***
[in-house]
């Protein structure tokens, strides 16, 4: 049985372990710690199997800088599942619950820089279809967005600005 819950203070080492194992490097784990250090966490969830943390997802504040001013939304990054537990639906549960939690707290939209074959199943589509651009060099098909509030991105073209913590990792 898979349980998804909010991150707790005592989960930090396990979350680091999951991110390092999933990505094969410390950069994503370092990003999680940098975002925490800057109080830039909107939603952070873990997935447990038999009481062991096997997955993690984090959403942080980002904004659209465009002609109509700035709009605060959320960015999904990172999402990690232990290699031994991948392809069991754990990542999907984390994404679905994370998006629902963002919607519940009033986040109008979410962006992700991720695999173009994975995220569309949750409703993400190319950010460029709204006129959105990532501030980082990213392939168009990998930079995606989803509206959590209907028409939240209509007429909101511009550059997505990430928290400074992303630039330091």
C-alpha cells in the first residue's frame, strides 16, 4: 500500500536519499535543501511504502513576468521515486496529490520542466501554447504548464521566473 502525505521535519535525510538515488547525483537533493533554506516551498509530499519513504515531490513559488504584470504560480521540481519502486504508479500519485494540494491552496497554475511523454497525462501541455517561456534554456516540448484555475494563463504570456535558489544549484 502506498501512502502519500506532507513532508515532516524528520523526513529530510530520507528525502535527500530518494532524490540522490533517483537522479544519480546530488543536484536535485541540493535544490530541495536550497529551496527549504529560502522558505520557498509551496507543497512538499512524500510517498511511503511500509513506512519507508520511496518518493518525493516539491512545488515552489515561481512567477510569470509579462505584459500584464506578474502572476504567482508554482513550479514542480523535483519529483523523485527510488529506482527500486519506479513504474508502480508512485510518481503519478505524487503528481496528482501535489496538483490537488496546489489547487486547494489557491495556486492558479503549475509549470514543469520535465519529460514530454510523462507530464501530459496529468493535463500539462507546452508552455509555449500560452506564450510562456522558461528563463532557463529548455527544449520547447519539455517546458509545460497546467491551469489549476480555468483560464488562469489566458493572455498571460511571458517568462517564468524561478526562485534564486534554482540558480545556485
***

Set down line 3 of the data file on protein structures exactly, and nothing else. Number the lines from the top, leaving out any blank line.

C-alpha cells in the first residue's frame, strides 16, 4: 500500500536519499535543501511504502513576468521515486496529490520542466501554447504548464521566473 502525505521535519535525510538515488547525483537533493533554506516551498509530499519513504515531490513559488504584470504560480521540481519502486504508479500519485494540494491552496497554475511523454497525462501541455517561456534554456516540448484555475494563463504570456535558489544549484 502506498501512502502519500506532507513532508515532516524528520523526513529530510530520507528525502535527500530518494532524490540522490533517483537522479544519480546530488543536484536535485541540493535544490530541495536550497529551496527549504529560502522558505520557498509551496507543497512538499512524500510517498511511503511500509513506512519507508520511496518518493518525493516539491512545488515552489515561481512567477510569470509579462505584459500584464506578474502572476504567482508554482513550479514542480523535483519529483523523485527510488529506482527500486519506479513504474508502480508512485510518481503519478505524487503528481496528482501535489496538483490537488496546489489547487486547494489557491495556486492558479503549475509549470514543469520535465519529460514530454510523462507530464501530459496529468493535463500539462507546452508552455509555449500560452506564450510562456522558461528563463532557463529548455527544449520547447519539455517546458509545460497546467491551469489549476480555468483560464488562469489566458493572455498571460511571458517568462517564468524561478526562485534564486534554482540558480545556485